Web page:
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News and Views — Epstein's This Week in Family Law

Mobility — Views of the Child


By: Philip Epstein

Kelly v. Harvey, 2014 CarswellNS 811 (N.S. S.C.):

This judgment by Justice Theresa Forgeron of the Supreme Court of Nova Scotia permits the mother of two boys aged 14 and 10 to relocate from Nova Scotia to British Columbia. The mother has formed a new relationship and wants to relocate to British Columbia to work and live with her new partner. The father who has regular access but not much overnight access opposes the move and suggests that he become the primary parent. Justice Forgeron finds lots of problems with the idea of the father becoming the primary parent and ultimately approves the relocation. I comment on this case for only one reason. Justice Forgeron lists all of the headings that emerge from Gordon v. Goertz, 19 R.F.L. (4th) 177 (S.C.C.) and that require discussion. Under the heading "Views of the Children" Justice Forgeron says as follows:

The court has no independent evidence about the views of Matthew and Austin in relation to the relocation application. This factor is therefore neutral.

Perhaps this case overall was not a close call and frankly from the evidence it does not seem that it was. Nevertheless, I am somewhat surprised and frankly taken aback that the Court would not find a way to elicit the views of children who were 14 and 10. Nova Scotia as a province in Canada is party to the U.N. Convention on the rights of the child and as such, as Justice Martinson eloquently pointed out in G. (B.J.) v. G. (D.L.), 89 R.F.L. (6th) 103 (Y.T. S.C.), it was incumbent upon the Court to ascertain the wishes and preferences of the children if they were of an age and maturity where their wishes should be taken into account. It may be that the 10-year-old's views would not have an overall effect, but certainly one would have thought that the 14 year old's views would have a very significant impact. It was apparent from the evidence in this case that there was somewhat of a strained relationship between both the boys and their father. There is no evidence here or discussion of alienation, gatekeeping, or estrangement, but there is a discussion of the fact that the youngest boy spends no overnights with the father and the oldest boy infrequently. Perhaps Justice Forgeron considered that if the children's views were ascertained in some fashion it would only be to reinforce the idea that the mother should be permitted to relocate to British Columbia.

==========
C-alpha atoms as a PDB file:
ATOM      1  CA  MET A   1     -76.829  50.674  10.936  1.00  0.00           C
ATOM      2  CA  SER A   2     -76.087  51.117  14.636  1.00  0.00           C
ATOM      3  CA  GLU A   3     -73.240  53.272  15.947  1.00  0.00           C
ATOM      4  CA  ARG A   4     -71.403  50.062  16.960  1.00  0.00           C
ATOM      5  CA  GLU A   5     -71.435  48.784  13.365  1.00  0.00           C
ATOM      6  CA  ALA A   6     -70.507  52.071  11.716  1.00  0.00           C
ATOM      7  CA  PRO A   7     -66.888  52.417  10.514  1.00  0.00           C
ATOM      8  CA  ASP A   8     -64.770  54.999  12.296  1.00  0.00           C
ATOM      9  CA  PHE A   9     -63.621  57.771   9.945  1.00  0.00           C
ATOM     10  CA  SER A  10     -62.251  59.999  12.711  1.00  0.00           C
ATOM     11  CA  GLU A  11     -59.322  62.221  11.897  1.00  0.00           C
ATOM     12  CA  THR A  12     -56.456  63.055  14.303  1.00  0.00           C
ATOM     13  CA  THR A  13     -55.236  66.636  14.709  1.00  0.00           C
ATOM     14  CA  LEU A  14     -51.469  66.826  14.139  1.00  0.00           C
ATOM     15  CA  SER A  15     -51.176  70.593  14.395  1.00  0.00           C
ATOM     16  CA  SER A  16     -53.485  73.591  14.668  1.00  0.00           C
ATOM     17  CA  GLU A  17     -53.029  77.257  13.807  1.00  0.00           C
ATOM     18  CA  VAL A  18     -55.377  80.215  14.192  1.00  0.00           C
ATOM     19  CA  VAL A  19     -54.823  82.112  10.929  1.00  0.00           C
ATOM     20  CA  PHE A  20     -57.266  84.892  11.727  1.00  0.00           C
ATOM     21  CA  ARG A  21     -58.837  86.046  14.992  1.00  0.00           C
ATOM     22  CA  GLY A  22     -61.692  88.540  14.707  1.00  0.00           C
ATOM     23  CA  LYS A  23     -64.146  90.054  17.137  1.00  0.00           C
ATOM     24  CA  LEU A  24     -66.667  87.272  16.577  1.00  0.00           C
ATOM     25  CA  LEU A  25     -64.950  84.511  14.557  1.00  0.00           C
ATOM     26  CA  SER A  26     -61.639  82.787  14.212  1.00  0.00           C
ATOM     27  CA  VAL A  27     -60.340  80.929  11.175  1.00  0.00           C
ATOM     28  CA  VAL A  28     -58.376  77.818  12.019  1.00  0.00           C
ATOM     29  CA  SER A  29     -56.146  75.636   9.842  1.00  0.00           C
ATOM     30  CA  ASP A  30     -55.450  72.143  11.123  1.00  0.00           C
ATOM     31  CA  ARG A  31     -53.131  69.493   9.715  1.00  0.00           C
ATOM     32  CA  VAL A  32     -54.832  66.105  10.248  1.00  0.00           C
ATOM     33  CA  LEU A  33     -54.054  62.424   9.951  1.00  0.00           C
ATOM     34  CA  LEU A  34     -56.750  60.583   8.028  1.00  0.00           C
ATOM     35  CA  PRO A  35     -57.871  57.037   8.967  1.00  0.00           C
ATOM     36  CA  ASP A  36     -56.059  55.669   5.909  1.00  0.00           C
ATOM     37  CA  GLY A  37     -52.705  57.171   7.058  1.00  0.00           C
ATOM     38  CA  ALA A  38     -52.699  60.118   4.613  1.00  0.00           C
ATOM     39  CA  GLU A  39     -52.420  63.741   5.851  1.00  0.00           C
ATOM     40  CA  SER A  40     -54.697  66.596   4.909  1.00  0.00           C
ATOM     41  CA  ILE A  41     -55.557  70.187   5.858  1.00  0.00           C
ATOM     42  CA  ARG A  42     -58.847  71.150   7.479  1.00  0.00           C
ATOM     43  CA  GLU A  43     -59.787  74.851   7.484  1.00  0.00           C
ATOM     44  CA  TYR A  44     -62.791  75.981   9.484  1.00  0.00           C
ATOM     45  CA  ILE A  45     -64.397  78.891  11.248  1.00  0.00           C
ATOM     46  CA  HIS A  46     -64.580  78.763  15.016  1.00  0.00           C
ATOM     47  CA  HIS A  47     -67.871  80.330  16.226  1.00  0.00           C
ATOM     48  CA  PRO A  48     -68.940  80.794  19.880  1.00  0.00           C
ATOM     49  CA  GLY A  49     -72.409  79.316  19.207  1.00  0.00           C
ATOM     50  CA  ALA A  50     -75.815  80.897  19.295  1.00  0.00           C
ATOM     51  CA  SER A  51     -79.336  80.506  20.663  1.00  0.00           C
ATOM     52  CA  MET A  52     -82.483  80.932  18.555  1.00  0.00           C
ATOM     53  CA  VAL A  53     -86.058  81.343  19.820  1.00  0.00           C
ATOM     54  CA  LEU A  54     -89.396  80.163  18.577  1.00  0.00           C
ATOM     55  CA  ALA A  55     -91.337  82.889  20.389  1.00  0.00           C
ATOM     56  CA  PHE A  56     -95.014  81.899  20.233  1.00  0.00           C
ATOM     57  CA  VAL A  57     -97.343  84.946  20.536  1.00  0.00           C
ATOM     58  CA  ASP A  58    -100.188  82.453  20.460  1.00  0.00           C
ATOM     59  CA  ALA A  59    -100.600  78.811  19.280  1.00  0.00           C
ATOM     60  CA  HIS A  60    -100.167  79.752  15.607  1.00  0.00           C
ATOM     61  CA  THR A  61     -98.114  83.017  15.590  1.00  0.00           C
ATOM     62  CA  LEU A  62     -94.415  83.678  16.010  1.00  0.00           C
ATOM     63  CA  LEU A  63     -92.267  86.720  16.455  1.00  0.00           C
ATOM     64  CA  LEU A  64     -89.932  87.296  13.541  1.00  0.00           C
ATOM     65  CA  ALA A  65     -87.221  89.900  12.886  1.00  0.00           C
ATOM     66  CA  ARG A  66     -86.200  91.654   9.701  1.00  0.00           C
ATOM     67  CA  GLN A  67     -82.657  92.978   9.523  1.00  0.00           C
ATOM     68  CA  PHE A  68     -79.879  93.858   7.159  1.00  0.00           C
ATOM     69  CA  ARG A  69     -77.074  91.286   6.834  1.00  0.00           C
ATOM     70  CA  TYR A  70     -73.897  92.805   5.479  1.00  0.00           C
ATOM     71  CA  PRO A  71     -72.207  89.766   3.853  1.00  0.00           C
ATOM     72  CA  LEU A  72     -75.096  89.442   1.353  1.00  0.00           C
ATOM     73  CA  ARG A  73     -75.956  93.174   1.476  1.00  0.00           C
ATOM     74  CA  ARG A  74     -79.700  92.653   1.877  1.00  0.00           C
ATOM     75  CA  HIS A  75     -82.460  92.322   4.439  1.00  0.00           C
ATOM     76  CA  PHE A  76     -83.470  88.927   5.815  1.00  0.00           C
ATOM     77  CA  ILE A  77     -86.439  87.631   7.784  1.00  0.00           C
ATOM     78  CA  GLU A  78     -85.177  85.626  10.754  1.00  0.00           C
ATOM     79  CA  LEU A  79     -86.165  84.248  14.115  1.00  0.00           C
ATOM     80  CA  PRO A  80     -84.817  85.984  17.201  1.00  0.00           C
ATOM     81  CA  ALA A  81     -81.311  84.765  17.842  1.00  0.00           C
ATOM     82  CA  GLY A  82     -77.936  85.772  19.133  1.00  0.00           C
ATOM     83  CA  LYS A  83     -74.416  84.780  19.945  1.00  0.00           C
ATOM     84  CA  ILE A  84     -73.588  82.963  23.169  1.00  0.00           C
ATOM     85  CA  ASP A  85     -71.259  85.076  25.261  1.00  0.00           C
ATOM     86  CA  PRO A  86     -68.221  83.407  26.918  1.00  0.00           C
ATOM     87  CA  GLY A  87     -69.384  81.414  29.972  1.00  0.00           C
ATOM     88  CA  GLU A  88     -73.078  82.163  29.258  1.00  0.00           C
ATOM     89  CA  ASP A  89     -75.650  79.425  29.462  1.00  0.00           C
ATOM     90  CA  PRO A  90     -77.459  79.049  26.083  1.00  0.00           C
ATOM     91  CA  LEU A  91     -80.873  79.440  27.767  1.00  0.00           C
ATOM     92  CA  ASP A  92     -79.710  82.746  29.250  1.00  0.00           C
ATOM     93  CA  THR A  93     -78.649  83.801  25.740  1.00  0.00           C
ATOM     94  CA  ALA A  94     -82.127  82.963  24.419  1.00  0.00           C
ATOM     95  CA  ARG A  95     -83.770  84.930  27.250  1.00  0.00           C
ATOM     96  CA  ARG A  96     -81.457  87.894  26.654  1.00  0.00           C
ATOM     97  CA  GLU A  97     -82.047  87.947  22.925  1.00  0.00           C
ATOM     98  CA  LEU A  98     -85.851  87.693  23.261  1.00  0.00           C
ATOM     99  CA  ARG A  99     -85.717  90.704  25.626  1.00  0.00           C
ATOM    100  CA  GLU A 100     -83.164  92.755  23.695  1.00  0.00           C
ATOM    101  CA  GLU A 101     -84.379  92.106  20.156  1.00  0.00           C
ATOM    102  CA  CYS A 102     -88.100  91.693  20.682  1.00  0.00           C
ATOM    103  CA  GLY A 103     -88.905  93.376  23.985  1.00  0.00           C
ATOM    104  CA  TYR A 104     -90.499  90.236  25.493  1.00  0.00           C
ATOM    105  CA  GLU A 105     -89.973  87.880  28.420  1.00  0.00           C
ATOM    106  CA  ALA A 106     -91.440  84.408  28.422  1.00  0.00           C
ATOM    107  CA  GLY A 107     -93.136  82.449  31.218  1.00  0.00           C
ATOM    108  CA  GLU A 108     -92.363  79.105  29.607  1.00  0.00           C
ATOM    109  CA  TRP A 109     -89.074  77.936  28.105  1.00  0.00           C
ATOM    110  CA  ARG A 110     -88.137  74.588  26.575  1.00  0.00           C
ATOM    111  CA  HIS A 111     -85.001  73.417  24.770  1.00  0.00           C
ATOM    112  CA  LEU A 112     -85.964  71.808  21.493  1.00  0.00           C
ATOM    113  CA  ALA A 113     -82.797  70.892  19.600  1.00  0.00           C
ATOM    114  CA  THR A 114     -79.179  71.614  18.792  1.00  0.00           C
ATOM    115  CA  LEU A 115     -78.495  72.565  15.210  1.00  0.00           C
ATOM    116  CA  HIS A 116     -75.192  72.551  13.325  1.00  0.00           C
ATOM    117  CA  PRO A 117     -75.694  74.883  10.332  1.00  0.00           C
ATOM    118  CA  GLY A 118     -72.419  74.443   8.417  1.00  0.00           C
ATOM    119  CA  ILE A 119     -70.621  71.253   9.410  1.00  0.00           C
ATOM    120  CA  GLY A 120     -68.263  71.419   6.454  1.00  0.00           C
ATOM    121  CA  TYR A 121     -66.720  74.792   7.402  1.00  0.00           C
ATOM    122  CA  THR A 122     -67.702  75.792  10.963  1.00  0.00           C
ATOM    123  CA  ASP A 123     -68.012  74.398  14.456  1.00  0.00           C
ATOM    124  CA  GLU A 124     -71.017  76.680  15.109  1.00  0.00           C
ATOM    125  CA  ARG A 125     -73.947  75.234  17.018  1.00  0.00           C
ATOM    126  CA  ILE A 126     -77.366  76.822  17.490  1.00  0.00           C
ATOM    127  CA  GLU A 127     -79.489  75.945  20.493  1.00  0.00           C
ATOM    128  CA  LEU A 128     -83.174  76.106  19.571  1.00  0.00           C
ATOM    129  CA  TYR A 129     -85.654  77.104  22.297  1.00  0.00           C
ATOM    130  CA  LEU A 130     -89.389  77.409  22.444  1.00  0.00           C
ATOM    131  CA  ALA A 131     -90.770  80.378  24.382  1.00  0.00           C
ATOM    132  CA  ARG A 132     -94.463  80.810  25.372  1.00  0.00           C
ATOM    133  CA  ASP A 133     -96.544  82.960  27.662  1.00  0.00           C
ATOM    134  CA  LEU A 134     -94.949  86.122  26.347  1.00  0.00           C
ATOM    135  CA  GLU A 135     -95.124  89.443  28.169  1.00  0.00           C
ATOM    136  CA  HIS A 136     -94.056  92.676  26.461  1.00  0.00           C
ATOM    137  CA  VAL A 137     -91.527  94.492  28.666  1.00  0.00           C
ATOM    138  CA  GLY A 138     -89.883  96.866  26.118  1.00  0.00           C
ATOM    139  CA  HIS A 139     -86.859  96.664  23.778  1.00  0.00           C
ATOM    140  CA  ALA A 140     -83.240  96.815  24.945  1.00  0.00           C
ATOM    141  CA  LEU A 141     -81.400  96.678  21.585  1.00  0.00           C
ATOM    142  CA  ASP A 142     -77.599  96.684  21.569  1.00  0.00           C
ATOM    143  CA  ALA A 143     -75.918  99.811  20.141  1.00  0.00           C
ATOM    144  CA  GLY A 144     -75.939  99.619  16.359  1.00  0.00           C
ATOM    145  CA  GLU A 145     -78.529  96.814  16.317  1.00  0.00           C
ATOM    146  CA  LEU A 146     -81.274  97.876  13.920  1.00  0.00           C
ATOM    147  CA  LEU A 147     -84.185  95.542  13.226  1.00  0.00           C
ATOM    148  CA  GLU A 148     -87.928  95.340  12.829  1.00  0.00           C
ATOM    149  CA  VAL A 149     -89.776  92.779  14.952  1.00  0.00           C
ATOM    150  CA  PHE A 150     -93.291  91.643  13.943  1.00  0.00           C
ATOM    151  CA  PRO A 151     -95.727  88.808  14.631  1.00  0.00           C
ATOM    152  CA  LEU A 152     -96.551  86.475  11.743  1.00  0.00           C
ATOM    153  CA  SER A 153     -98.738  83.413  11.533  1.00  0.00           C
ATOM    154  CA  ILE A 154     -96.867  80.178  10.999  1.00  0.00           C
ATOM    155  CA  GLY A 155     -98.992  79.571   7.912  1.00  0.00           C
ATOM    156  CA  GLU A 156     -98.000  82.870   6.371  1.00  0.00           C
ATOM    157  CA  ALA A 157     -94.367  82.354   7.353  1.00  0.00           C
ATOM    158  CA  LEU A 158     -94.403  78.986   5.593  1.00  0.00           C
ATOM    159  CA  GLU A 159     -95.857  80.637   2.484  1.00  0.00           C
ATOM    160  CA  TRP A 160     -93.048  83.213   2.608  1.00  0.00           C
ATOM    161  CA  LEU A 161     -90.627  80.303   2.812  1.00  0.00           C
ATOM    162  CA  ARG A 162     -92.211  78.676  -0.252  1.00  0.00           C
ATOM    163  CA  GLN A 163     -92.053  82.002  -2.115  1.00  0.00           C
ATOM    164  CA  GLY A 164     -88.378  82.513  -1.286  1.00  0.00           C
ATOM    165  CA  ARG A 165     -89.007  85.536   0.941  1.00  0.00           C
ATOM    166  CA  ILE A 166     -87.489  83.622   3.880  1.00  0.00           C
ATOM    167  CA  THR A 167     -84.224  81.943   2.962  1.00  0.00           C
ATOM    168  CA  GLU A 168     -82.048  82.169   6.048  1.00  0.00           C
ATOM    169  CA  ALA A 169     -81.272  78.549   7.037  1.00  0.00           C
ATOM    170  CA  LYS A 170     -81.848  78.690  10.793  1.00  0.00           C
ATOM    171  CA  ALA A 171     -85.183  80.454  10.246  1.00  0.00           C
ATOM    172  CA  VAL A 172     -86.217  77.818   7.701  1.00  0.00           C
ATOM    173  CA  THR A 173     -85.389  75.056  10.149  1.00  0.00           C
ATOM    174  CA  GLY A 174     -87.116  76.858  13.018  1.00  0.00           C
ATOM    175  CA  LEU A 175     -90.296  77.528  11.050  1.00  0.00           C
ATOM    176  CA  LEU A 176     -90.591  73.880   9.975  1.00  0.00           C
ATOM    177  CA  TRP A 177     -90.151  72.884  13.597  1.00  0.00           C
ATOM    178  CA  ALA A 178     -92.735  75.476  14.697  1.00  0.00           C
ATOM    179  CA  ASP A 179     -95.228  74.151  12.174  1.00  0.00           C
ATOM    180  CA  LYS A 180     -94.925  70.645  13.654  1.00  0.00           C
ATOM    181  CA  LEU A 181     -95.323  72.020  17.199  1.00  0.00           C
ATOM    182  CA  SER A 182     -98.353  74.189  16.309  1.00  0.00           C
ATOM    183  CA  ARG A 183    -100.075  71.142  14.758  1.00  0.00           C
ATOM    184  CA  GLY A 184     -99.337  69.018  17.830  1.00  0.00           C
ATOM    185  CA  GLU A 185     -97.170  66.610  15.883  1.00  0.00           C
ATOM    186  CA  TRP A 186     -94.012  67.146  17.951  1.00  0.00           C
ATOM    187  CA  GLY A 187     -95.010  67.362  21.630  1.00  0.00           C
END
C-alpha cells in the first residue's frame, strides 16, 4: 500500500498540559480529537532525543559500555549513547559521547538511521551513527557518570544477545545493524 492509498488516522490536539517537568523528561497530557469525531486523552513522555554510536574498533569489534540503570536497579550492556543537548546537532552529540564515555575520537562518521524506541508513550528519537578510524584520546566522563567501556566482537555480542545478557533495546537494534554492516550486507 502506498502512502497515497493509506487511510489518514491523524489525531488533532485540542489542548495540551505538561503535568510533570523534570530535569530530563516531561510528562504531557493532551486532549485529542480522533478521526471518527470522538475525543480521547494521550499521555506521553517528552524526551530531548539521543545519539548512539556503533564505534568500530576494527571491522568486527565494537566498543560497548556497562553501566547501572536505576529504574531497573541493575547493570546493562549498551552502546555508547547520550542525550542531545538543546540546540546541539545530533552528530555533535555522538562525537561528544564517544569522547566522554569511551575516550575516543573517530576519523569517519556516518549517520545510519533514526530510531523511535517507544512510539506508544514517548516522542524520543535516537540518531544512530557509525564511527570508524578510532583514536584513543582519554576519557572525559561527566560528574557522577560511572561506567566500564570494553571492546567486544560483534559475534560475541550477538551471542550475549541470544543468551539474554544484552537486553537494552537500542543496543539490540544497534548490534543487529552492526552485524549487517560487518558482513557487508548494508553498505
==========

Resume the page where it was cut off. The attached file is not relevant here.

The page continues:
Justice Forgeron assumes throughout that if the relocation is refused the mother will move to British Columbia and the father will become the primary parent. I gravely doubt that this would have occurred given the extremely close relationship between the mother and the two boys. Whether the mother is going to stay or go is not supposed to be an issue that the Court considers and certainly Justice Forgeron did not get caught up in that no win situation for the mother. It is relatively settled law that it is improper to ask the relocating parent whether they will stay if the relocation is refused as it presents the witness with an impossible choice. The mother had a good case here for relocation and given the somewhat strained relationship between the father and the children this relocation was permitted. Justice Forgeron went on to order joint custody and created a multi-directional order so that the father's access rights would be protected in British Columbia.

I am surprised that counsel would not have tried to lead some evidence of the children's wishes in some appropriate fashion and I am surprised the case concluded without any of that evidence being before the court. As I said, I suspect that all of this occurred because the mother had a rather overwhelming case for the right to relocate with the children.

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